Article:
A Big Day Out with Apartment House (Part Two)

Wednesday 17 April 2024

[Part 1: daytime concerts]

In the evening at Wigmore Hall, Apartment House presented two more premières but opened the concert with a late work by Elisabeth Lutyens, Go, Said the Bird, scored for string quartet and electric guitar. It’s a haunting piece, with the guitar (played by Sam Cave) contributing a unique sound, owing nothing to the usual popular styles associated with the instrument. Despite this, Lutyens shows a deep appreciation for the guitar’s capacity for timbral variation, with Cave first playing mysterious ascending glissandi in the bass range as coloration beneath the acoustic strings, using the clear and natural tones as both lead and background while occasionally throwing in moments of nasal treble or passages using a strange, watery modulation effect.

Elaine Mitchener was the soloist for the first premiere, as the vocal lead for an ensemble of seven musicians in Rolf Hind’s Blue to the Throat. The eight movements play through without a break and Hind makes innovative use of the voice, first more as instrument before emerging into song. The piece makes great use of Mitchener’s talents as a singer and for holistic interpretations of the music presented to her, with extremes of register expertly handled, quick-changes in attitude and extraneous techniques extending to percussive effects (torn paper, whipped violin bow) and Mark E. Smith loudhailer employment. Despite this, I still have trouble getting my head around Hind’s compositions; the combination of expressionism with ayurvedic equanimity doesn’t sit well with me and never seems to settle into a style that’s comfortable with itself. It made me notice that the details get a bit messy and many of the effects, such as those mentioned above, get lost in the aural clutter.

Blue to the Throat was conducted by Jack Sheen, who returned as composer in the second half for the première of his piano quintet Press. It carries on from where his Solo for Cello from last year left off, with strings again suppressed by heavy, metallic mutes to produce sibilant, desiccated whispering. Even longer than the Solo, Press plays for about fifty minutes and is broken into three movements. The remoteness implied in last year’s recording was strongly felt here, as Apartment House played constant, scurrying passages that twined around each other, but so faintly that at times you had to strain to listen. The hall was simultaneously filled with sound, but empty; a self-contained microclimate where forces swelled and ebbed but never broke into full voice. As for the piano, it was largely absent, adding an occasional low tone. The second movement continued much the same as the first and for a while it seemed to have turned into an exercise in duration, before small but deliberate changes made you suddenly notice that something was up. The third movement brought more changes but never relieved the tension, serving only to create further apprehension until the piano burst forth into a stupendous, disturbing cadenza that resolved nothing. Press is the eerie, negative image of an epic.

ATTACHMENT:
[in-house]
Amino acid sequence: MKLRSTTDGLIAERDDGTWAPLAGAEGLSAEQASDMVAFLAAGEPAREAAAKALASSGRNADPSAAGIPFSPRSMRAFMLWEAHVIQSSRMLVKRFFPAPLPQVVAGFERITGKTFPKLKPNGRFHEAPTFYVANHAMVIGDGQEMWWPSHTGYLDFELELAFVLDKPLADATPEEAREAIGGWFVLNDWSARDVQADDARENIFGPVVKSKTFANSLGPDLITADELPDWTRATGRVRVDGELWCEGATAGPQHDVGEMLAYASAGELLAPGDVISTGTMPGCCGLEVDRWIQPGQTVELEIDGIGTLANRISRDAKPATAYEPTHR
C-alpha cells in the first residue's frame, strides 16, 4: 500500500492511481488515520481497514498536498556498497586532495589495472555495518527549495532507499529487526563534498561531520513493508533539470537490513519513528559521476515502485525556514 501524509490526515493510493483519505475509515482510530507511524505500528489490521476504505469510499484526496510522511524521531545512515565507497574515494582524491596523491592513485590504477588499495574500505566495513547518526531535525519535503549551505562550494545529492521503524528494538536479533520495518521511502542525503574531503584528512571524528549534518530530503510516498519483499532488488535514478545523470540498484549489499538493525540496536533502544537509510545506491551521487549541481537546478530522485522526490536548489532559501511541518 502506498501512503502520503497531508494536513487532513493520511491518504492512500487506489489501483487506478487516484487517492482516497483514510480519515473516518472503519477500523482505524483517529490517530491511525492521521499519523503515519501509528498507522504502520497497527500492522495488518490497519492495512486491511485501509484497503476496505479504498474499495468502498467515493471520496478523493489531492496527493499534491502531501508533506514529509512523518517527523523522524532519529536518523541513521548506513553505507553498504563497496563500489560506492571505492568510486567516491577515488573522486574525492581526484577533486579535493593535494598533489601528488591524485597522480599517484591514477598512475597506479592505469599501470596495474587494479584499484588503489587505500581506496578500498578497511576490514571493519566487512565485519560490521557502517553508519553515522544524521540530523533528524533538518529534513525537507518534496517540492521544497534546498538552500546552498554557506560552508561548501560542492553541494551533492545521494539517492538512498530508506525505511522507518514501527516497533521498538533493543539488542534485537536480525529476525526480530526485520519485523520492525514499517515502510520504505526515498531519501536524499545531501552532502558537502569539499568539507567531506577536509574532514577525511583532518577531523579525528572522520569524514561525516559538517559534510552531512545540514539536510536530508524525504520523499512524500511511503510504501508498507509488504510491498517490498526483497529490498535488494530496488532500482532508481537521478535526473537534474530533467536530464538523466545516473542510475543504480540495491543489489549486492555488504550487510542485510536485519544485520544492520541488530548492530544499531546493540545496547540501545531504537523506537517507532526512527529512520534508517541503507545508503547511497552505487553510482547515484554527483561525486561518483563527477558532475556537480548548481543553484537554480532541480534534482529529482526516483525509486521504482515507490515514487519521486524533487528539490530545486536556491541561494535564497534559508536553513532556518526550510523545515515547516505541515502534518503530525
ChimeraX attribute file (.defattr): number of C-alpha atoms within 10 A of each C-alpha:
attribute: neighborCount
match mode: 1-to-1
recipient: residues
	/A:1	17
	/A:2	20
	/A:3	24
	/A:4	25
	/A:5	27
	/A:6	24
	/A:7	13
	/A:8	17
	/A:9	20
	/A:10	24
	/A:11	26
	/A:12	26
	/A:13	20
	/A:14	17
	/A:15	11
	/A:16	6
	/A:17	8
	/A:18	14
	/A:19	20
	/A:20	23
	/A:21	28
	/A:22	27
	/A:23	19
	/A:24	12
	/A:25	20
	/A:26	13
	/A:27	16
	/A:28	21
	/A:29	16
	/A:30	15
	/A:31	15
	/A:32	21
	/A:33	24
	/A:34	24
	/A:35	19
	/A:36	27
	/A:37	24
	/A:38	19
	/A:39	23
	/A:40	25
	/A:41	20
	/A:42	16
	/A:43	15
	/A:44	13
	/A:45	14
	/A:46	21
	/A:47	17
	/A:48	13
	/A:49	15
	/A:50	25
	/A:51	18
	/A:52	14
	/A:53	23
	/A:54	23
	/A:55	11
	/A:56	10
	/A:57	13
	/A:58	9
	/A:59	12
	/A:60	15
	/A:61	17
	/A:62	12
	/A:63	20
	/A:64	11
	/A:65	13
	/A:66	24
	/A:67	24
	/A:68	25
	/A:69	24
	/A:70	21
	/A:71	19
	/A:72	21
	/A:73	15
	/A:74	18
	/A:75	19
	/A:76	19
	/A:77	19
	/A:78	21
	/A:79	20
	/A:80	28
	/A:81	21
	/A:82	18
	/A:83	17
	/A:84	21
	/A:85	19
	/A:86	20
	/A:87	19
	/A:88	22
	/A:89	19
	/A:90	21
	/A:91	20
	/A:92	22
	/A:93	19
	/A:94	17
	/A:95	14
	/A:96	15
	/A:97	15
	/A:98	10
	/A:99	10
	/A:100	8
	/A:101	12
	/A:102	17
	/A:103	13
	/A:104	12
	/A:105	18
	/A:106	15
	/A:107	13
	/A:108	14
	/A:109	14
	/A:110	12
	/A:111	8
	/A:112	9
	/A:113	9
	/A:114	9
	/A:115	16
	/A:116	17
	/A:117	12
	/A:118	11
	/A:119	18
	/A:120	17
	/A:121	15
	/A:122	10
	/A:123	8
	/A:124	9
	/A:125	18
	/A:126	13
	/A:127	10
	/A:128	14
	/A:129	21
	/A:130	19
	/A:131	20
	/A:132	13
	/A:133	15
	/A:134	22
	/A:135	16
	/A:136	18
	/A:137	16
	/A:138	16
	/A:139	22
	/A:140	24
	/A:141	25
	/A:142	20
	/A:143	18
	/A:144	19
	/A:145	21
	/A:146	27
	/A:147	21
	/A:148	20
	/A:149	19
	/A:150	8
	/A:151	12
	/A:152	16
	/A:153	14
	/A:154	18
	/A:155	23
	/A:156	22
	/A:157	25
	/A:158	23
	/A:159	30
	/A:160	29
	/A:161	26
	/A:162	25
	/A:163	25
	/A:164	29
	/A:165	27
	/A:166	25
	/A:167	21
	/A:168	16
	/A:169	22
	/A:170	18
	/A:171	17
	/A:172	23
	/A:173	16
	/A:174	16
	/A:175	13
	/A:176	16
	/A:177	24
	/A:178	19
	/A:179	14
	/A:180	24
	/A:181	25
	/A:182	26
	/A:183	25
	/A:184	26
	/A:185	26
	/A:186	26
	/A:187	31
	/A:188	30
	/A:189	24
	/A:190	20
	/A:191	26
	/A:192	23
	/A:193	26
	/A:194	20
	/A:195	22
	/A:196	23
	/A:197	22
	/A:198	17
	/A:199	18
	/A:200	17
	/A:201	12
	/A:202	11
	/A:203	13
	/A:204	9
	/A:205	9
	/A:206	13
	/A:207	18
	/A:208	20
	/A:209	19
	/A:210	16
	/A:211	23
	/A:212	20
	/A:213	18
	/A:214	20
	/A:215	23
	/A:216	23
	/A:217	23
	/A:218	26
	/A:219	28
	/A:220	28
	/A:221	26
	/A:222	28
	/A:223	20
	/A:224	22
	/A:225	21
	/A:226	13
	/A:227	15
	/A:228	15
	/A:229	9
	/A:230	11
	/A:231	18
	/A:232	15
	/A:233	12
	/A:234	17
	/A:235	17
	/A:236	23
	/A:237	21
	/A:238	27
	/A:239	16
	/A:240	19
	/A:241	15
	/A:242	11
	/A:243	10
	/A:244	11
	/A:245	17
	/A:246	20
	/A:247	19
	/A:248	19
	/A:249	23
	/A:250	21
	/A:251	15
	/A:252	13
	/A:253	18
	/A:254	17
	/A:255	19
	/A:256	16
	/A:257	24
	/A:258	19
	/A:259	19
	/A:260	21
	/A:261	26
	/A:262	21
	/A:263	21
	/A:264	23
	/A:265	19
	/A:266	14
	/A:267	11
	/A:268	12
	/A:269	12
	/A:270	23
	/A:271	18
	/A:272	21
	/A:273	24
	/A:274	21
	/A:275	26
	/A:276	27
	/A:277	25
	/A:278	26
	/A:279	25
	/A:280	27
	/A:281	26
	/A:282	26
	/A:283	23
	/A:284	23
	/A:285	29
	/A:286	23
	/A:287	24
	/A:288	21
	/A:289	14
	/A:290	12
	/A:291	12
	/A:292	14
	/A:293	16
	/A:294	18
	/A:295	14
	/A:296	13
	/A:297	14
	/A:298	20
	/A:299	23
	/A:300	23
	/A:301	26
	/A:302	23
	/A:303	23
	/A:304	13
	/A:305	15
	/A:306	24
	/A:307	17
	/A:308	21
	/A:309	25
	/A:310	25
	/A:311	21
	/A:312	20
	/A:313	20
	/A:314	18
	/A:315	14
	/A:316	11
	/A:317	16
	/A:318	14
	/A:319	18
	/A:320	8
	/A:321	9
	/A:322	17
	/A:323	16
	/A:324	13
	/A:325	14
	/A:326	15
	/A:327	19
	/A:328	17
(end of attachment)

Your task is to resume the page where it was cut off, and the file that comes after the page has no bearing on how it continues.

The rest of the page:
Low Strings: Jack Sheen, Bryan Eubanks

Sunday 30 July 2023

The sleeve notes for Jack Sheen’s Solo for Cello recommend you to listen with the speakers “placed as far away as possible”, as if the music itself wasn’t alienated enough. For thirty-five minutes, cellist Anton Lukoszevieze (he of Apartment House) grinds a dogged path through an uncanny valley of cello music, all fluttered harmonics and slow rasps, smothered by a heavy, metallic mute. The same sonic intrigue created by the effects of the ‘whispering cadenza’ from Ligeti’s Cello Concerto are regimented here into erratically cycled patterns and dynamically compressed to allow only occasional random stray outbursts to leak from the seams. It’s also not exactly a solo: an electronic component is present from time to time, but only to add to the uncanny effect that you’re not quite hearing a cello, or otherwise to coat the pristine background with a layer of schmutz. At certain interludes Lukoszevieze’s industrious labouring on his instrument drops away to a prolonged, sullen drone before the sawing resumes, producing a texture both thin in range and thick in detail. An even more stark and nervy companion piece to Sheen’s Sub released last year, Lukoszevieze makes Sheen’s solo a tour de force of suppressed ferocity. It’s been released as a CD by cassette label Trilogy Tapes but it may not be in quite as anomalous company as it first appears.